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OpEdNews Op Eds    H3'ed 7/2/09

Liquidation and Creative Destruction.

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"It seems an extraordinary imbecility that this wonderful outburst of productive energy [over 1924-1929] should be the prelude to impoverishment and depression. Some austere and puritanical souls regard it both as an inevitable and a desirable nemesis on so much over-expansion, as they call it; a nemesis on man's speculative spirit. It would, they feel, be a victory for the Mammon of unrighteousness if so much prosperity was not subsequently balanced by universal bankruptcy. We need, they say, what they politely call a 'prolonged liquidation' to put us right. The liquidation, they tell us, is not yet complete. But in time it will be. And when sufficient time has elapsed for the completion of the liquidation, all will be well with us again.

I do not take this view. I find the explanation of the current business losses, of the reduction in output, and of the unemployment which necessarily ensues on this not in the high level of investment which was proceeding up to the spring of 1929, but in the subsequent cessation of this investment.

I see no hope of a recovery except in a revival of the high level of investment. And I do not understand how universal bankruptcy can do any good or bring us nearer to prosperity... [p. 349].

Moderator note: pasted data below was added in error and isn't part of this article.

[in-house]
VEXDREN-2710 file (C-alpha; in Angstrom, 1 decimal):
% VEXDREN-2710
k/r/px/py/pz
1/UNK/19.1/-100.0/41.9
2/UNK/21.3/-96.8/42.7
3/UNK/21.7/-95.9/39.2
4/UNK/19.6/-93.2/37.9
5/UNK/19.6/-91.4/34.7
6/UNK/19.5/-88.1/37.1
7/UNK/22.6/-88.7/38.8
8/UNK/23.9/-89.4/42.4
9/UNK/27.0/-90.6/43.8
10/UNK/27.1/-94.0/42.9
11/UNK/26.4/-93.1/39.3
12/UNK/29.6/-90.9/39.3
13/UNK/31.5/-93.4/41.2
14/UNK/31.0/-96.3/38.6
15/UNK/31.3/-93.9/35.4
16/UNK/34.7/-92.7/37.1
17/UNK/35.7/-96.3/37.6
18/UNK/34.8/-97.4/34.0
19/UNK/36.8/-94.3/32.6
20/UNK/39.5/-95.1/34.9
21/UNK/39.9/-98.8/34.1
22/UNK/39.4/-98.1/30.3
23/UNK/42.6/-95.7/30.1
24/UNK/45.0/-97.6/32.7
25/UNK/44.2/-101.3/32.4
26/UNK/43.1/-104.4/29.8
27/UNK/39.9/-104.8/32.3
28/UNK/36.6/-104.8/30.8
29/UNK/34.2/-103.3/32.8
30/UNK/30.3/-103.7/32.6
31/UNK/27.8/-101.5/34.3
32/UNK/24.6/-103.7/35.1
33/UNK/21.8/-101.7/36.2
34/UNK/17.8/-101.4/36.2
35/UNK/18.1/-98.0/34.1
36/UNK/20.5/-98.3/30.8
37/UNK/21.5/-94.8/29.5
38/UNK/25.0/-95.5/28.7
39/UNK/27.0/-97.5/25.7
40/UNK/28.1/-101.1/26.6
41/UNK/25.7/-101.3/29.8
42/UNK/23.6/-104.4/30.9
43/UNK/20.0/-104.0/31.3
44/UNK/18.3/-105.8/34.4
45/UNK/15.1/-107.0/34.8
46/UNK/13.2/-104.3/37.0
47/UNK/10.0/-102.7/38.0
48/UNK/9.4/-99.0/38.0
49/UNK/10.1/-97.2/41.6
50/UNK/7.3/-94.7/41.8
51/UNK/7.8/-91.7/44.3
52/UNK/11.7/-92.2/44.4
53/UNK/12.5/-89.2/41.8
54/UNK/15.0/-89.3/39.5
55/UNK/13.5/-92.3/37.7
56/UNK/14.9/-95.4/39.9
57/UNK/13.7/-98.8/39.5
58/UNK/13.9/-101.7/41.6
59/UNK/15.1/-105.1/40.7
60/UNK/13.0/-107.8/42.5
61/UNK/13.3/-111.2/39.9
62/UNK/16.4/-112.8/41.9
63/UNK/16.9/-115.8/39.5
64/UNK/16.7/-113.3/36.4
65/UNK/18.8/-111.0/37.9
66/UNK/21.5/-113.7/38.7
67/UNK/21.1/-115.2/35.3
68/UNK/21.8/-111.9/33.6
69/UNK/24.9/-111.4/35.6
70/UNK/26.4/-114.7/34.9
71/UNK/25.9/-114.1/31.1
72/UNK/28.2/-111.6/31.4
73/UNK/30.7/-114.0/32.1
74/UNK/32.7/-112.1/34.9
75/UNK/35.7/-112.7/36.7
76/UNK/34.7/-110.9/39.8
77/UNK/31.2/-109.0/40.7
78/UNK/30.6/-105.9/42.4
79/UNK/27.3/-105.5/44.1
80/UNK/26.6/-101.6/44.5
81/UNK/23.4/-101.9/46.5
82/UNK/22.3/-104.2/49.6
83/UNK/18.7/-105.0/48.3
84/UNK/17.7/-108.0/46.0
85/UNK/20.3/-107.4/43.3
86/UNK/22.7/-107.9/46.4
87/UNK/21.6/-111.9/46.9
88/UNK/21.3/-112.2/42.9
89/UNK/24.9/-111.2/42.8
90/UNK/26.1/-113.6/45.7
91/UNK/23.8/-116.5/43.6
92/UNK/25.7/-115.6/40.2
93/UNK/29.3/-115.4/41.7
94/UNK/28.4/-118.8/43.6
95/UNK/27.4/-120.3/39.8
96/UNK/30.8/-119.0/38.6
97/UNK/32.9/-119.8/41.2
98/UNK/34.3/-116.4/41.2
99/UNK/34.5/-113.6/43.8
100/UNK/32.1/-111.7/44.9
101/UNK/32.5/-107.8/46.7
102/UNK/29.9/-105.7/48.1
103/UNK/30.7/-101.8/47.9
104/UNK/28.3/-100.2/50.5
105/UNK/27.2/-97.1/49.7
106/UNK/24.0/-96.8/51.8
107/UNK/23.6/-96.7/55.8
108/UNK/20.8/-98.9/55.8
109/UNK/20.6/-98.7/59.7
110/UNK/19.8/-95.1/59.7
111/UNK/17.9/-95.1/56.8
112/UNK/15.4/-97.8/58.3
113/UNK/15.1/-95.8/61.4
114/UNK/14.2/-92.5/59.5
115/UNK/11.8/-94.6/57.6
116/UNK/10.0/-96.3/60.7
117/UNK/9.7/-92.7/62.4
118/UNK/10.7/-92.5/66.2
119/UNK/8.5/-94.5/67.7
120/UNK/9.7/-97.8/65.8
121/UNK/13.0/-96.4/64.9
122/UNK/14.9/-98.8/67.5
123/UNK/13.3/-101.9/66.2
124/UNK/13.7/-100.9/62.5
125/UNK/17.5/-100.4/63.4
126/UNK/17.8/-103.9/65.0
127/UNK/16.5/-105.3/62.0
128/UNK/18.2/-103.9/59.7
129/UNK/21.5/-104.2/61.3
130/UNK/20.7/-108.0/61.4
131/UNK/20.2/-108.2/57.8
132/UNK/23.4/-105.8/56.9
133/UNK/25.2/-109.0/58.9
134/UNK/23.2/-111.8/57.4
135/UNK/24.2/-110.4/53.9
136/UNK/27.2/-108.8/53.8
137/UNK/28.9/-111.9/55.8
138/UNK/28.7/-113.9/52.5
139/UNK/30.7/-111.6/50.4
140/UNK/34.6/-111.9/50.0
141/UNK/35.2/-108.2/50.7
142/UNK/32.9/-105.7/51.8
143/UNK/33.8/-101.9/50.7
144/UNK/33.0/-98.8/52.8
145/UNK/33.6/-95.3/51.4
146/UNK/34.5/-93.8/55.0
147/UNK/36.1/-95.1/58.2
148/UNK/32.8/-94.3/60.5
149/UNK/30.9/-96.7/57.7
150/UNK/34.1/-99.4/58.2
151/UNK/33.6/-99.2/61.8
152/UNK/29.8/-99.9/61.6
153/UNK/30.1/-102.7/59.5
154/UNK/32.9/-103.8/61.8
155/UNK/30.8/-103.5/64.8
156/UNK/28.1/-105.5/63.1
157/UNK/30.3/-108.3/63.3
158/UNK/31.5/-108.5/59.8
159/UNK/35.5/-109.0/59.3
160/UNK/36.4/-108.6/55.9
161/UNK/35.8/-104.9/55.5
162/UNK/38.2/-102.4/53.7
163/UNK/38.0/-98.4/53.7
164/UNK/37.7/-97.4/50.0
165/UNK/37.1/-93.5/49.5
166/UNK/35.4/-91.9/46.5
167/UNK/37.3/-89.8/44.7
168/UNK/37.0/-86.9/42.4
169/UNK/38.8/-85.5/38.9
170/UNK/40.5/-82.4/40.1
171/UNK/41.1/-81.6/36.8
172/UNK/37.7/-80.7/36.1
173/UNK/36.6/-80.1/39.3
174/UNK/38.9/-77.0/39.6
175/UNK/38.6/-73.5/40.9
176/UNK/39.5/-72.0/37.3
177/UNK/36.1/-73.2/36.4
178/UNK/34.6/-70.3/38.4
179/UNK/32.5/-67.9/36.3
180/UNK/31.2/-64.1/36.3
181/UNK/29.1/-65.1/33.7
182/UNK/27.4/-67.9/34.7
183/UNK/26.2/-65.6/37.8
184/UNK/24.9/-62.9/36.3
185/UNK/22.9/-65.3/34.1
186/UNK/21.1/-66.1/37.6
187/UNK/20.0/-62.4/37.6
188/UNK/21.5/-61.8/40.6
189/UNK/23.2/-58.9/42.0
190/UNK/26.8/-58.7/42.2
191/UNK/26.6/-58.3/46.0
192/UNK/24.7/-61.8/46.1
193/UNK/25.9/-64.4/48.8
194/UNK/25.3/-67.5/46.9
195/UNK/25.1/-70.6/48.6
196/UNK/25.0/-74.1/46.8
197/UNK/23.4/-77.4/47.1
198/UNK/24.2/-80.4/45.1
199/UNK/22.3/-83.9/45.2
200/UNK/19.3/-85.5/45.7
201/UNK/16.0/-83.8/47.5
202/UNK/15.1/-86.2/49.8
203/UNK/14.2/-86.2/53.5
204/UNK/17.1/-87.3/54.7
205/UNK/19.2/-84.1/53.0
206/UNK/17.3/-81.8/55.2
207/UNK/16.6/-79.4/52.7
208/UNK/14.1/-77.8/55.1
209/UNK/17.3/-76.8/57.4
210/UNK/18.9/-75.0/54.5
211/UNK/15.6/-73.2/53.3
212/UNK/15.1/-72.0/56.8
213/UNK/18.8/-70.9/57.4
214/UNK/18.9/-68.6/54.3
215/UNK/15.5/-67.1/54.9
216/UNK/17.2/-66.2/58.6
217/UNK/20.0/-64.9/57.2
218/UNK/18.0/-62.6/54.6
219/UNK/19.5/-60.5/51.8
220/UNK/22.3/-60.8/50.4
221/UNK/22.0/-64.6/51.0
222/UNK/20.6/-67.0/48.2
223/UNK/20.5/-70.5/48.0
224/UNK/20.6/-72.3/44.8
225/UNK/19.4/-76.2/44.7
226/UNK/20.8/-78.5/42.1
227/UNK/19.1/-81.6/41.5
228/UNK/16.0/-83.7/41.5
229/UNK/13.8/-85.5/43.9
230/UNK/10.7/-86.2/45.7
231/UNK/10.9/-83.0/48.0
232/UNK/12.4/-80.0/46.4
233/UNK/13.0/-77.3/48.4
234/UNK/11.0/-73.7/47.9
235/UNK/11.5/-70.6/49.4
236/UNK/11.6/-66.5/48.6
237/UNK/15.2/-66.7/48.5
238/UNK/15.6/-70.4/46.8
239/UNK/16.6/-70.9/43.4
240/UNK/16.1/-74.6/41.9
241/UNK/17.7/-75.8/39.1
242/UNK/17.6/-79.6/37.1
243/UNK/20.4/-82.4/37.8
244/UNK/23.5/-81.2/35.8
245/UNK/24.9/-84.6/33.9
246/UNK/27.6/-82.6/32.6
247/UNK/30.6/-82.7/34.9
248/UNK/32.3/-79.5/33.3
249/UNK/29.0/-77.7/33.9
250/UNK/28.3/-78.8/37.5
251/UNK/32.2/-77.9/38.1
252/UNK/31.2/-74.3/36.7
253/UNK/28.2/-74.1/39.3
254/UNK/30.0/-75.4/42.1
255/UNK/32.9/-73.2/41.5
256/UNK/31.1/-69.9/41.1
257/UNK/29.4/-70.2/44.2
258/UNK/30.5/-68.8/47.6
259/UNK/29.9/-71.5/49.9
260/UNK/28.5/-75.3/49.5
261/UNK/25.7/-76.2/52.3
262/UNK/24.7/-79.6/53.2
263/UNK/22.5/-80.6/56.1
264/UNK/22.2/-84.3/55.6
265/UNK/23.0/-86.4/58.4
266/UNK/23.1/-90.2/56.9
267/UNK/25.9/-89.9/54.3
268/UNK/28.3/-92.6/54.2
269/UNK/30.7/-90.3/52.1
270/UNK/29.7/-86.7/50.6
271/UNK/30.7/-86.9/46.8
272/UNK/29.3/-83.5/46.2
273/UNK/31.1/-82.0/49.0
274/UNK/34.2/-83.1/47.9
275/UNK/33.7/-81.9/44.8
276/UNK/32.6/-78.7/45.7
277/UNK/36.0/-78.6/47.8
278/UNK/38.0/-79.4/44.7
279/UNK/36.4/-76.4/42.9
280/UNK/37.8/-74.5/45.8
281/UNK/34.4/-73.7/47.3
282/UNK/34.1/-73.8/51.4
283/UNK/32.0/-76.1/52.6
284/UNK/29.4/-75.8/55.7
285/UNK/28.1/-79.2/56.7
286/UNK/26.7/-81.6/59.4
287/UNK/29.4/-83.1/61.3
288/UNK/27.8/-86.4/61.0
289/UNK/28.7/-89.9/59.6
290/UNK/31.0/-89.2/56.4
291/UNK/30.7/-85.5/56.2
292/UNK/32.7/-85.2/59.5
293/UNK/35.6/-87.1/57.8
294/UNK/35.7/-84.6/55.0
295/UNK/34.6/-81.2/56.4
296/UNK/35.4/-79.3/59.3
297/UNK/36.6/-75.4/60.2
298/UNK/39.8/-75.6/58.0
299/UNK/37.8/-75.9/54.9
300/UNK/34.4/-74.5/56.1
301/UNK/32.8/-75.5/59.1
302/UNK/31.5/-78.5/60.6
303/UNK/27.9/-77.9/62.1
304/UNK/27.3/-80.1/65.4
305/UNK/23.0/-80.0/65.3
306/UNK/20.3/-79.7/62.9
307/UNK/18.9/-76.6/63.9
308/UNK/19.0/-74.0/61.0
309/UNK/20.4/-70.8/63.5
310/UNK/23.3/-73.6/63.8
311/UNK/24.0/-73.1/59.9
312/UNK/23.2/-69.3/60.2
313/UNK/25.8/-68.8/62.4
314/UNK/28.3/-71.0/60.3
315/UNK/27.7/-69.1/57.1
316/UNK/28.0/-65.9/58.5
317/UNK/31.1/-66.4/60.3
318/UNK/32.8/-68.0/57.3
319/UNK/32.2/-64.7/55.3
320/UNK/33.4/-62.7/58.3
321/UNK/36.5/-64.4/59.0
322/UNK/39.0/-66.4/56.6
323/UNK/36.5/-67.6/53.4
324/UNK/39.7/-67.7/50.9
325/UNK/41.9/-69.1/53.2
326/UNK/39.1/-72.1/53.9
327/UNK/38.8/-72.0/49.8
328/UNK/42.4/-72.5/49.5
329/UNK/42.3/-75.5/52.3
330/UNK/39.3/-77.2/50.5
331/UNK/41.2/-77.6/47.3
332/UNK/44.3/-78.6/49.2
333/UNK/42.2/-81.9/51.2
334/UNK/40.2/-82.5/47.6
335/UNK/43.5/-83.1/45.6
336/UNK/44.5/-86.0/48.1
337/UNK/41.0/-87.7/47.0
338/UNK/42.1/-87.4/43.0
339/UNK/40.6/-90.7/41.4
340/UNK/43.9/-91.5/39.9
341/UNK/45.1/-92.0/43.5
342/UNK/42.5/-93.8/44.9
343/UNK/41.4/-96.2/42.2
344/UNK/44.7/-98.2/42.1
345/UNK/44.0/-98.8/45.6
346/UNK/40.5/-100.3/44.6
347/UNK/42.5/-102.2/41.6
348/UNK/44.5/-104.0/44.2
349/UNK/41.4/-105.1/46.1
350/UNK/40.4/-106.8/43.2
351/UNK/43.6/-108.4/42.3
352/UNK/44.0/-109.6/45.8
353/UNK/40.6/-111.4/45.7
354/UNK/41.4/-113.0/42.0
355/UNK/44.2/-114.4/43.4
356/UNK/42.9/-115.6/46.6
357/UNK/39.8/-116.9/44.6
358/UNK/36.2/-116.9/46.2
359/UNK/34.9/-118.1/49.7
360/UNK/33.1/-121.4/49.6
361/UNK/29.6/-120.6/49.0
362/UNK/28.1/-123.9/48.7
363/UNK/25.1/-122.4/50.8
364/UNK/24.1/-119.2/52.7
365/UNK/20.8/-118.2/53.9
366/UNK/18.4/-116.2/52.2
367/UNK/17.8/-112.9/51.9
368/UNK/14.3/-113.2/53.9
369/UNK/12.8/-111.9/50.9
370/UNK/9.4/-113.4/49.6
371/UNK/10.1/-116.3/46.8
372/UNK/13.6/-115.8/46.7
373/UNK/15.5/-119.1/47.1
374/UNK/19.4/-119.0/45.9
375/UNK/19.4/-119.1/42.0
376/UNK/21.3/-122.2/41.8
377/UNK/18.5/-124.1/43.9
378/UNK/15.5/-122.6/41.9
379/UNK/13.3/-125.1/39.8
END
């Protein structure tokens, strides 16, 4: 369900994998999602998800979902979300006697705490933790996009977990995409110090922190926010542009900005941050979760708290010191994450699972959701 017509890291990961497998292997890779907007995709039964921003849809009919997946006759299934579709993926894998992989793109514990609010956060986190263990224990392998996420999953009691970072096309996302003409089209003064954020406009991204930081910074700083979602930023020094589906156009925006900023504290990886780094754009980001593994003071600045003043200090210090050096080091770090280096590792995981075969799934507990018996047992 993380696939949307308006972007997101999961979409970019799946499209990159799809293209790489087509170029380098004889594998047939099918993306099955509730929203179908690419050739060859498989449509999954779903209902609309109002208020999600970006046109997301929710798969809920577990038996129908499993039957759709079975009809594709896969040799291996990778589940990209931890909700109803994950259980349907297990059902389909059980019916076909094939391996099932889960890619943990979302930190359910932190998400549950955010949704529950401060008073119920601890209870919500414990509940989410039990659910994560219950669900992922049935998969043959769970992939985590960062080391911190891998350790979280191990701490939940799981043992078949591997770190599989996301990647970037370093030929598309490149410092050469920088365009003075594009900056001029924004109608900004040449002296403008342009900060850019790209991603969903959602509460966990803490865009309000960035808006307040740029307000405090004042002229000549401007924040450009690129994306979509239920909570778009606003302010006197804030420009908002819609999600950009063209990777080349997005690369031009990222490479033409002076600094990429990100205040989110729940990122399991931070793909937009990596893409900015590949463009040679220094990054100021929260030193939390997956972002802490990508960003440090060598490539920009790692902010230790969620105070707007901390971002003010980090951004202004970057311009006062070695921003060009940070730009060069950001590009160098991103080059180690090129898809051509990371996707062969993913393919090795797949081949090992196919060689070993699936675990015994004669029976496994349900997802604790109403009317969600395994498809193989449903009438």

While some part of the investment which was going on in the world at large was doubtless ill judged and unfruitful, there can, I think, be no doubt that the world was enormously enriched by the constructions of the quinquennium from 1925 to 1929; its wealth increased in these five years by as much as in any other ten or twenty years of its history...
[p. 347].
Doubtless, as was inevitable in a period of such rapid changes, the rate of growth of some individual commodities [over 1924-1929] could not always be in just the appropriate relation to that of others. But, on the whole, I see little sign of any serious want of balance such as is alleged by some authorities. The rates of growth [of different sectors]seem to me, looking back, to have been in as good a balance as one could have expected them to be. A few more quinquennia of equal activity might, indeed, have brought us near to the economic Eldorado where all our reasonable economic needs would be satisfied...
[pp. 347-48]."

John Maynard Keynes
The General Theory and After.
Part I, Preparation.

The fact of the matter is that it is the enormous amount of savings and investments that did cause the vast increase of Income Disparity [ID] and, hence, the vast decrease of long-term interest rates that caused the Keynes' Liquidity Trap and the Great Depression.

I want to stress something here: although Keynes discovered the Liquidity Trap he never claimed it was the cause of the Great Depression. In fact, Keynes, contrary to my theory, believed it had no cause, he thought it was due to a random phenomenon. Having no cause, he didn't have to care for them, only cure the symptoms and the sickness would be gone!

In order to get out of the Keynes' Liquidity Trap, you need to increase ID above its Liquidity Trap value. How can this be done? We see that ID is independent of the price level. It only depends on income repartition. Is there any way that a Depression or a Economic Policy changes ID in a meaningful way and hence gets us out of the Liquidity Trap?